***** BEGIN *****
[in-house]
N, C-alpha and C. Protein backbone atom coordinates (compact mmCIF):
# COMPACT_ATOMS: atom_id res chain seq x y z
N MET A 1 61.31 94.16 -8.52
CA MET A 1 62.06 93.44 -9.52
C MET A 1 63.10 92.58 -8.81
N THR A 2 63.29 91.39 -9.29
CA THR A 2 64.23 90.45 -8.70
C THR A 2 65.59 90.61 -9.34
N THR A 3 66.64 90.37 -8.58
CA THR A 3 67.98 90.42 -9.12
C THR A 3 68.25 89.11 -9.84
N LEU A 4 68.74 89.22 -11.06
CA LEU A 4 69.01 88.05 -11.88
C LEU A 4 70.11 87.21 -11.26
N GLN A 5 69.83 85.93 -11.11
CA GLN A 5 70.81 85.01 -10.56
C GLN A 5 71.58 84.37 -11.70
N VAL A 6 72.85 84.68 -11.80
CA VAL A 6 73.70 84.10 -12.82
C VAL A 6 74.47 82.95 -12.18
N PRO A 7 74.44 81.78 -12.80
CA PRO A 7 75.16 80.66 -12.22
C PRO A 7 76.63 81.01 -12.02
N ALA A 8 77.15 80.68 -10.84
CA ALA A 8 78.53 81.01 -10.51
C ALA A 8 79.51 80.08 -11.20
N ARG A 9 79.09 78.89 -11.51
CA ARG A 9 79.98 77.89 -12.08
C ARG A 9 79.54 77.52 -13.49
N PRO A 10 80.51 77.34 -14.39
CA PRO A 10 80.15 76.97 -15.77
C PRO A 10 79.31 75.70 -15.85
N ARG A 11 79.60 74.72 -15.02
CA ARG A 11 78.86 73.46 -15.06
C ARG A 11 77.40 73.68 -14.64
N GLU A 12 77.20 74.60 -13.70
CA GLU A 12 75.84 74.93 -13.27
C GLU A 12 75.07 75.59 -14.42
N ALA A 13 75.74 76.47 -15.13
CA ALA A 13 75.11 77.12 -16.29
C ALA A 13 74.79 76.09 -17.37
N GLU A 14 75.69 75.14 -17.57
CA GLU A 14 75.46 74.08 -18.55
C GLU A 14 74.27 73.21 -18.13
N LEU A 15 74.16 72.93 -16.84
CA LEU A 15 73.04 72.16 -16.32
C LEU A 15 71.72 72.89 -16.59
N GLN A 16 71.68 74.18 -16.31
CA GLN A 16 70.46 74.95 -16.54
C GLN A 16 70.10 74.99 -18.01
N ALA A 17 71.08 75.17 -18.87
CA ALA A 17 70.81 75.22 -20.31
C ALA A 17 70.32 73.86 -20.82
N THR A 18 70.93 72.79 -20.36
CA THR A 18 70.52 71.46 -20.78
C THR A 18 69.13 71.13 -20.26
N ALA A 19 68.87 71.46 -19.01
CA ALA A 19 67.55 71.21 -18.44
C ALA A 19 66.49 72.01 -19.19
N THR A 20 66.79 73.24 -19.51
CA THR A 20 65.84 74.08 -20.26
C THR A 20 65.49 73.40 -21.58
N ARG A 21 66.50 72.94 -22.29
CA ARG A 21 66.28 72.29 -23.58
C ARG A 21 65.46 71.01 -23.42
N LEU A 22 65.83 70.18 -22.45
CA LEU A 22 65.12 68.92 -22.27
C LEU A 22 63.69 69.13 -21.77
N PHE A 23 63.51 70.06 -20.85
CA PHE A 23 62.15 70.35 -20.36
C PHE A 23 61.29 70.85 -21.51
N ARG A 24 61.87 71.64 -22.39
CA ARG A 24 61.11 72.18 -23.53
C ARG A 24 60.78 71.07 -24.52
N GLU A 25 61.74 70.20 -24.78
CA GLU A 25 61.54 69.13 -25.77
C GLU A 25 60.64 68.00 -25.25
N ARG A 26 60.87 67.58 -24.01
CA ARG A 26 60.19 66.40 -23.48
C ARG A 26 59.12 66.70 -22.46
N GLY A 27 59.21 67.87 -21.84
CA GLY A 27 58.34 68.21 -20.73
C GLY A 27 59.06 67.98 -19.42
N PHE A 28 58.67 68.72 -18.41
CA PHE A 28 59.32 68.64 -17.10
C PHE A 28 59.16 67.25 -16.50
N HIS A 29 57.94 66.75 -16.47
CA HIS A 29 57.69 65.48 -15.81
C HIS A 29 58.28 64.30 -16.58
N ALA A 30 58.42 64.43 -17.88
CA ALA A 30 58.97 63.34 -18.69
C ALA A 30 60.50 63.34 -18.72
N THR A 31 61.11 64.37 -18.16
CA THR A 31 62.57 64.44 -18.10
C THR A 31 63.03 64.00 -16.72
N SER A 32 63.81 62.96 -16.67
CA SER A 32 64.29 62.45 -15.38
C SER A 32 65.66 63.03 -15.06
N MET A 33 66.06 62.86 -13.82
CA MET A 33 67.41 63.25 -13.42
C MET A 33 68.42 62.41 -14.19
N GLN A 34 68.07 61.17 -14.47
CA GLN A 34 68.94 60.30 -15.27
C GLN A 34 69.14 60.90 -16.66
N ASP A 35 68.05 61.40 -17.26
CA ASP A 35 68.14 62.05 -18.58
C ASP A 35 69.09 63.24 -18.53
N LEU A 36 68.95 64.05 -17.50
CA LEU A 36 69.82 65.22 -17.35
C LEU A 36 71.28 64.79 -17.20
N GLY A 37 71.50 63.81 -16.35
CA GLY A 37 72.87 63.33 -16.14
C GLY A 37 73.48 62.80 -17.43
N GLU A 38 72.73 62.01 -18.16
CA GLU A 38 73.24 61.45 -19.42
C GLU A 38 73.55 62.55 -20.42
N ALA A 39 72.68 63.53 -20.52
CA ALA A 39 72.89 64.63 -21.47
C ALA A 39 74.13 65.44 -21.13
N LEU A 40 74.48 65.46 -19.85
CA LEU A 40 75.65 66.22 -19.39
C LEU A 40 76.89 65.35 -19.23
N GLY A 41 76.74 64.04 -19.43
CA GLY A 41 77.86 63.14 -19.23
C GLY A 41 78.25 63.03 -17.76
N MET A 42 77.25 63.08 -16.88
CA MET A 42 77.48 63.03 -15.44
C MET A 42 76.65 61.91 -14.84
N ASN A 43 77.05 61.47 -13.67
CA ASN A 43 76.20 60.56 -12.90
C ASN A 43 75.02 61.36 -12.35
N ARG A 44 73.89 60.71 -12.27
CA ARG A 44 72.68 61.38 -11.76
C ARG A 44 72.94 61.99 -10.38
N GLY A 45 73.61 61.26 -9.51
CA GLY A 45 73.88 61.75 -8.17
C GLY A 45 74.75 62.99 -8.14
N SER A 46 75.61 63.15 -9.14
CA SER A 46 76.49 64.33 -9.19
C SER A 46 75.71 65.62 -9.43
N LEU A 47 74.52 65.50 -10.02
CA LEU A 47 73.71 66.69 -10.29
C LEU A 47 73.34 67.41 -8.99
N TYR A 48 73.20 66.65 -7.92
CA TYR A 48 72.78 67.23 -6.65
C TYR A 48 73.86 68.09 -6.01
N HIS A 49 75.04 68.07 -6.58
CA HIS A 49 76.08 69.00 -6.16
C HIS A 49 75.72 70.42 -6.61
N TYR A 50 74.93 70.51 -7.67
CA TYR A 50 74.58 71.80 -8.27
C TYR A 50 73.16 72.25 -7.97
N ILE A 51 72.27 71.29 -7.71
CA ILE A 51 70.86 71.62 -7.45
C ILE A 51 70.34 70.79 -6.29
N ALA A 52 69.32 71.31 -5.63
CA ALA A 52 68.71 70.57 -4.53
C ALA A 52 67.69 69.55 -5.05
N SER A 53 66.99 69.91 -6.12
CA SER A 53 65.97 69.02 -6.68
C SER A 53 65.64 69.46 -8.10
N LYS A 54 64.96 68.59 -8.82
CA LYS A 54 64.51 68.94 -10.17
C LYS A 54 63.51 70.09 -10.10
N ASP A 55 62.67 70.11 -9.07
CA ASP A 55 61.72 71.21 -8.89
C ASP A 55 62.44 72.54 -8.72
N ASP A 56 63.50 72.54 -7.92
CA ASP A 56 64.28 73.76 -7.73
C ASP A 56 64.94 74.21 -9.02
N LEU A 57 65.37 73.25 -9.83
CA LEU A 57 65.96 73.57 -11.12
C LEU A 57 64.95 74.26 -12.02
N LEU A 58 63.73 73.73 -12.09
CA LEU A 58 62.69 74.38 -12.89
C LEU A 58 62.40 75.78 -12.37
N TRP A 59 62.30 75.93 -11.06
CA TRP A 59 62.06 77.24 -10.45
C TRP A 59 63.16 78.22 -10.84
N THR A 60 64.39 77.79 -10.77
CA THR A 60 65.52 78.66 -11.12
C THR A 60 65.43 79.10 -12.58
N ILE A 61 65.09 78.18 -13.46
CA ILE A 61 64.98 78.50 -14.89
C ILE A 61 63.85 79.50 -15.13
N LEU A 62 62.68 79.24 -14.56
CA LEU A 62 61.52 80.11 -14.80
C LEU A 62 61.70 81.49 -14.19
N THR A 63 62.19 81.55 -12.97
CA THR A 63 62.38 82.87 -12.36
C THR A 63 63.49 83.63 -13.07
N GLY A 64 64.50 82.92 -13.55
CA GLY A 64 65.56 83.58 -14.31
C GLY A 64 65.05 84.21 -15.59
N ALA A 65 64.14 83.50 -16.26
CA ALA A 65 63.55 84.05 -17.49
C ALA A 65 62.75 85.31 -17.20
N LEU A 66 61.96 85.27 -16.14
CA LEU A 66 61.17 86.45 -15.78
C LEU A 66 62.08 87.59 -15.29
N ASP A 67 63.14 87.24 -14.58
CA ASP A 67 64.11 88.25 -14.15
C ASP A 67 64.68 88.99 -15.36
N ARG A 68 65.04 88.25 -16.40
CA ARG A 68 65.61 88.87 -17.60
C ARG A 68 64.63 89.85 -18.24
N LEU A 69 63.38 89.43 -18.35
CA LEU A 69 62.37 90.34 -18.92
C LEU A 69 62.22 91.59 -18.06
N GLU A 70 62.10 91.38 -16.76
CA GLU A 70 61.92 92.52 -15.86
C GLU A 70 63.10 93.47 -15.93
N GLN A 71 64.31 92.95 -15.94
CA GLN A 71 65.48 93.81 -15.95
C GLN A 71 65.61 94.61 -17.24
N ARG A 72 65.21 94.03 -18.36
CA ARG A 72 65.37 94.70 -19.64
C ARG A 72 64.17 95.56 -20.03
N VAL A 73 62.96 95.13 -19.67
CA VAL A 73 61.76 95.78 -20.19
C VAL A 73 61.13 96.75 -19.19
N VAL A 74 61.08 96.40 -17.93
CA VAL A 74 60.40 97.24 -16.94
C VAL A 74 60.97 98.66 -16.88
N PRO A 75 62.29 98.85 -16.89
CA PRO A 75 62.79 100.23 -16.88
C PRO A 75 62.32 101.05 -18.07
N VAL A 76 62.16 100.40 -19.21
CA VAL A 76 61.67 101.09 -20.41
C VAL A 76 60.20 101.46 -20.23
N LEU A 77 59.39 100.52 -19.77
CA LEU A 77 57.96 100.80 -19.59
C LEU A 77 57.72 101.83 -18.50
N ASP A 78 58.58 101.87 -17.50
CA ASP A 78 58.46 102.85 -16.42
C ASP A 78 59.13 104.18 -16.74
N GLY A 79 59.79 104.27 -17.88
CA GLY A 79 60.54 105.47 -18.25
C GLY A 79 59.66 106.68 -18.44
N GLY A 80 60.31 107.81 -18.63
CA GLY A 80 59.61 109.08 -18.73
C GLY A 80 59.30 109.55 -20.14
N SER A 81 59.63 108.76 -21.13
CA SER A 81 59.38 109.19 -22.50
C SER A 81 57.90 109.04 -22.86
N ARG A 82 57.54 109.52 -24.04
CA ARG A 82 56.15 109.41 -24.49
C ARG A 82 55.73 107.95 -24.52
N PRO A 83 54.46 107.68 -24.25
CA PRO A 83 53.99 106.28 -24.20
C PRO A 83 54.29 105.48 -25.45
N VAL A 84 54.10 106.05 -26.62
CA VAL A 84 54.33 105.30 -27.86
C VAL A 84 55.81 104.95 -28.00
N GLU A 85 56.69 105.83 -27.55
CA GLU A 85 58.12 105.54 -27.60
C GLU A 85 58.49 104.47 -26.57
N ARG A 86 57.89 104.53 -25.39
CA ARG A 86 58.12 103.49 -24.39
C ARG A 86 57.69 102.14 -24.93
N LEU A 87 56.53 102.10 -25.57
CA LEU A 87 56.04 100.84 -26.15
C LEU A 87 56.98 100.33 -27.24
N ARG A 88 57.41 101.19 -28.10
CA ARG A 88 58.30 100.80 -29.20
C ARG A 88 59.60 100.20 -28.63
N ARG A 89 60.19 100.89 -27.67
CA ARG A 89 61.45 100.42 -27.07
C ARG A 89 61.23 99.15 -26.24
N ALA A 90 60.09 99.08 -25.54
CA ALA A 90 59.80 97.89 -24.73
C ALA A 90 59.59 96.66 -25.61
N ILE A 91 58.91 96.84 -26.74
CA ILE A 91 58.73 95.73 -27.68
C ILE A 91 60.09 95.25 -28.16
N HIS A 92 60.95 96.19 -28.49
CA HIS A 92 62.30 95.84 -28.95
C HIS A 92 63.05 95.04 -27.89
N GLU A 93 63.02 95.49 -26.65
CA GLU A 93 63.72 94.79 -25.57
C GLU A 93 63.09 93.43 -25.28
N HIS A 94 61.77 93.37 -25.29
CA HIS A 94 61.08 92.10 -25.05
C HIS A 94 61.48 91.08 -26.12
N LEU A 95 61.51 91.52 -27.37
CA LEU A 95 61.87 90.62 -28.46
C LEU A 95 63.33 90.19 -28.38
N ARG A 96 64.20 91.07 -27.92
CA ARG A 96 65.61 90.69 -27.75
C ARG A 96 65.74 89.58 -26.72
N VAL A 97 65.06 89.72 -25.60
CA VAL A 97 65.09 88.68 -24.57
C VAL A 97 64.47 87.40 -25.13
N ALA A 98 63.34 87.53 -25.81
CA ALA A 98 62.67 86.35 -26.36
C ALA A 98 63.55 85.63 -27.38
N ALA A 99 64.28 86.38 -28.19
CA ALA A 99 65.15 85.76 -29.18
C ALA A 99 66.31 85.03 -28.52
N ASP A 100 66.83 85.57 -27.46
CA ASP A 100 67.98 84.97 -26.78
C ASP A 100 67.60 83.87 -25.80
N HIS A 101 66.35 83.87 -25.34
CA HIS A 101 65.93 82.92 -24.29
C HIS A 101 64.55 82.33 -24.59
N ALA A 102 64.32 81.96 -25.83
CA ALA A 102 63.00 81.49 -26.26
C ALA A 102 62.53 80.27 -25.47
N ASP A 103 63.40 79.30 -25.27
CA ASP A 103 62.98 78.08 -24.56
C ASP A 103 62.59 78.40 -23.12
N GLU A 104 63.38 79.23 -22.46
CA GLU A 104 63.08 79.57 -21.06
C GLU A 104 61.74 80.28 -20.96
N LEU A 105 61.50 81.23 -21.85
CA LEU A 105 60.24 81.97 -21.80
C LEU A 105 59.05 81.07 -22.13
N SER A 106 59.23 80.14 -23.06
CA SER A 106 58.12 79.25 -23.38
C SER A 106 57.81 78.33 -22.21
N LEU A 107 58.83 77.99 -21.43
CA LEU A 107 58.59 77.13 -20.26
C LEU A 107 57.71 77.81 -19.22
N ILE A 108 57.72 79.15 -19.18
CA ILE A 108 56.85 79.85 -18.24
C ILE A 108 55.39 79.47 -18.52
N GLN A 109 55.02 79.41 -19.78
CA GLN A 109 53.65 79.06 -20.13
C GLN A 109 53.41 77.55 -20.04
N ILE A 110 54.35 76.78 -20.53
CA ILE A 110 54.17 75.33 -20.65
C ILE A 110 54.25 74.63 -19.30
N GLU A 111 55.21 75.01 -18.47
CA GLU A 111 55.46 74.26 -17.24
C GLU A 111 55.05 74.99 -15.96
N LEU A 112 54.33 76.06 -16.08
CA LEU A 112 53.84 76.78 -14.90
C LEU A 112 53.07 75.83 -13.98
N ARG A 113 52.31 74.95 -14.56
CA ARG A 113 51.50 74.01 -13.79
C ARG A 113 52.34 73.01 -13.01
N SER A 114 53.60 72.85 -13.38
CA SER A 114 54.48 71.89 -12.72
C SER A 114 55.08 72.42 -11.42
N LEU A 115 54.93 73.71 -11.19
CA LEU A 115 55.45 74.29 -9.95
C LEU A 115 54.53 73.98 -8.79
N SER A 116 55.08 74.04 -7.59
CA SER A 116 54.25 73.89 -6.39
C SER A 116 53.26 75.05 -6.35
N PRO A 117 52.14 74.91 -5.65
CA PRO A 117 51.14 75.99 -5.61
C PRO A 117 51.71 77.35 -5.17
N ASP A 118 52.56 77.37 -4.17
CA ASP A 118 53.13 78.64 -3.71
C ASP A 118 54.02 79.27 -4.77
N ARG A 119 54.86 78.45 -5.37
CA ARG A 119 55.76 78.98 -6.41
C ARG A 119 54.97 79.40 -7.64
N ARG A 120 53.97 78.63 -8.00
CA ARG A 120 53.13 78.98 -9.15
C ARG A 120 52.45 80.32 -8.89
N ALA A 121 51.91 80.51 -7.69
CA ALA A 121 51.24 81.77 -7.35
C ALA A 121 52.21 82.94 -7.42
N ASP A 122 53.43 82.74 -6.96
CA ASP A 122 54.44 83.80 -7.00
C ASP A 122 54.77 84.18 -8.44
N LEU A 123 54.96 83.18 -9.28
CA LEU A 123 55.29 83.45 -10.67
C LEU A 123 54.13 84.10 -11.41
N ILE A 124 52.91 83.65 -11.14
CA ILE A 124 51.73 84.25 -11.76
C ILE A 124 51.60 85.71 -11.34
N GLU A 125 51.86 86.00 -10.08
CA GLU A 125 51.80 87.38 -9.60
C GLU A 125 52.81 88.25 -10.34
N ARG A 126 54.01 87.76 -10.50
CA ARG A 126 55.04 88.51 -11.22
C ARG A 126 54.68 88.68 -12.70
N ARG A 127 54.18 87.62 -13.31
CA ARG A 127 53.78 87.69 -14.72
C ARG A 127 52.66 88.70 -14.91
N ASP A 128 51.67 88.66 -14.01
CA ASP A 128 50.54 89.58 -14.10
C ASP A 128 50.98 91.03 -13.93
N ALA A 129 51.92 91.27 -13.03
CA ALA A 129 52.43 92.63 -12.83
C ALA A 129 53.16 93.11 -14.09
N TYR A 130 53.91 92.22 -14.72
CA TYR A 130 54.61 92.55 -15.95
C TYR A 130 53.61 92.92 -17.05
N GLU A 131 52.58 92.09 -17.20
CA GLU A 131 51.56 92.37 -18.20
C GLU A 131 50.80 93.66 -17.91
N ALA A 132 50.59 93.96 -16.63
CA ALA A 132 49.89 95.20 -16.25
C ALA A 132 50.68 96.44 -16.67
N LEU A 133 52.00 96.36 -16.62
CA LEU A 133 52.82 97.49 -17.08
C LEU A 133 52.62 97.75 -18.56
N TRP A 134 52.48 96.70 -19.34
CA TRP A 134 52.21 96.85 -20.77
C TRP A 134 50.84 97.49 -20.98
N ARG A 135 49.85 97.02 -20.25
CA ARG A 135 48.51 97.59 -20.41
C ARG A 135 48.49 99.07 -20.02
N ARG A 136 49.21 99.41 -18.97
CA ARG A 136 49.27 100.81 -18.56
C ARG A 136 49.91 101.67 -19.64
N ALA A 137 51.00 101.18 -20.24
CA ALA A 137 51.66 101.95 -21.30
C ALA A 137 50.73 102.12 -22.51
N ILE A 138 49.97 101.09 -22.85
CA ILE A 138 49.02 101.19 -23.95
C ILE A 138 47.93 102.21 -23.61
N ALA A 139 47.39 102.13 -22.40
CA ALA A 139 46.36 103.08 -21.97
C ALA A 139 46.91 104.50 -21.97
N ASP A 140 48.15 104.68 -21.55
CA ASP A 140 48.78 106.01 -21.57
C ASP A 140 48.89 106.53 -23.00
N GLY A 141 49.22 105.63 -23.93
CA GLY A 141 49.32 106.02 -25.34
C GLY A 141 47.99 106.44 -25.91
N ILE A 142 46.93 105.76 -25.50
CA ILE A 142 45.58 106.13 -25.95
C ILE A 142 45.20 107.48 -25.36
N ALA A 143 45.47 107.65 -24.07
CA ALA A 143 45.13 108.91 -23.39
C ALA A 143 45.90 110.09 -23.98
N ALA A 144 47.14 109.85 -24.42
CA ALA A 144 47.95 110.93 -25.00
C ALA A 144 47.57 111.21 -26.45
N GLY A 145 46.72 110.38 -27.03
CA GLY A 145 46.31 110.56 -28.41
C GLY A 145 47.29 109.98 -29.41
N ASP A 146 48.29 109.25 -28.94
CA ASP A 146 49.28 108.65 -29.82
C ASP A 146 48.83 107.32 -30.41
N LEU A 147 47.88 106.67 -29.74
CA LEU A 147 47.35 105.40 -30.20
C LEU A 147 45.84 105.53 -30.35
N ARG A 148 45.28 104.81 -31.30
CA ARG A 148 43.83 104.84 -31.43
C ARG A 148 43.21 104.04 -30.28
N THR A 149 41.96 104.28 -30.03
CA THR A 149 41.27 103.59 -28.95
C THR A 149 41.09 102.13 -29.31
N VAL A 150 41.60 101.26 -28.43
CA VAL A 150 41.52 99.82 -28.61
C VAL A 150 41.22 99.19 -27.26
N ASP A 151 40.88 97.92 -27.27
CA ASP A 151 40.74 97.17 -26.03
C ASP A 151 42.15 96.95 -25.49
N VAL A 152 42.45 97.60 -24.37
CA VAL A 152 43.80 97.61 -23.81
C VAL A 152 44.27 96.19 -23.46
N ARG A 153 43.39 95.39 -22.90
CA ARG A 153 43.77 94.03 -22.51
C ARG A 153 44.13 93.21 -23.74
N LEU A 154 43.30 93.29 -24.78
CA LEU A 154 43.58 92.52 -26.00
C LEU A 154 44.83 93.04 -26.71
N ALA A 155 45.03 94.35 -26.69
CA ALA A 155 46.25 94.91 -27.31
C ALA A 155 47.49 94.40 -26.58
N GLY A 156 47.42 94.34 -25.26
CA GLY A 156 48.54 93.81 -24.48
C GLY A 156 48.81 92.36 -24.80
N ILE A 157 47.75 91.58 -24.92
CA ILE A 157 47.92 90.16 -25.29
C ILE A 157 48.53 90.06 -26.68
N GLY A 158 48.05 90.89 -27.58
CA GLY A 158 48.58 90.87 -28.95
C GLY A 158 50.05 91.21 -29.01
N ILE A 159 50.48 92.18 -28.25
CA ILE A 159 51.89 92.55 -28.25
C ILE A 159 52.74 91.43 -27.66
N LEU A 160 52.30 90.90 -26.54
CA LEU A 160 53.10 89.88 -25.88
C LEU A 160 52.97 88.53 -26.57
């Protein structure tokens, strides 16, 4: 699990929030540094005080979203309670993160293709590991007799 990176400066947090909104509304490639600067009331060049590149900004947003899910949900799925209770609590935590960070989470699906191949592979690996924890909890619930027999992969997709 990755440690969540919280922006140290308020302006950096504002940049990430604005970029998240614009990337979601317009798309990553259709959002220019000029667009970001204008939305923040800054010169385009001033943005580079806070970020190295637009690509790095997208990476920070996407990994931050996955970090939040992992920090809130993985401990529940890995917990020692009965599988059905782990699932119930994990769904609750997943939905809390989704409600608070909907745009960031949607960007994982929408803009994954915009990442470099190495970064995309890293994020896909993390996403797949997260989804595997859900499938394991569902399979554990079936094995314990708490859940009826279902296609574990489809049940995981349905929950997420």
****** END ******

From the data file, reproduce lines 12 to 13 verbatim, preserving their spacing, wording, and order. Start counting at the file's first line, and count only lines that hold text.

C THR A 3 68.25 89.11 -9.84
N LEU A 4 68.74 89.22 -11.06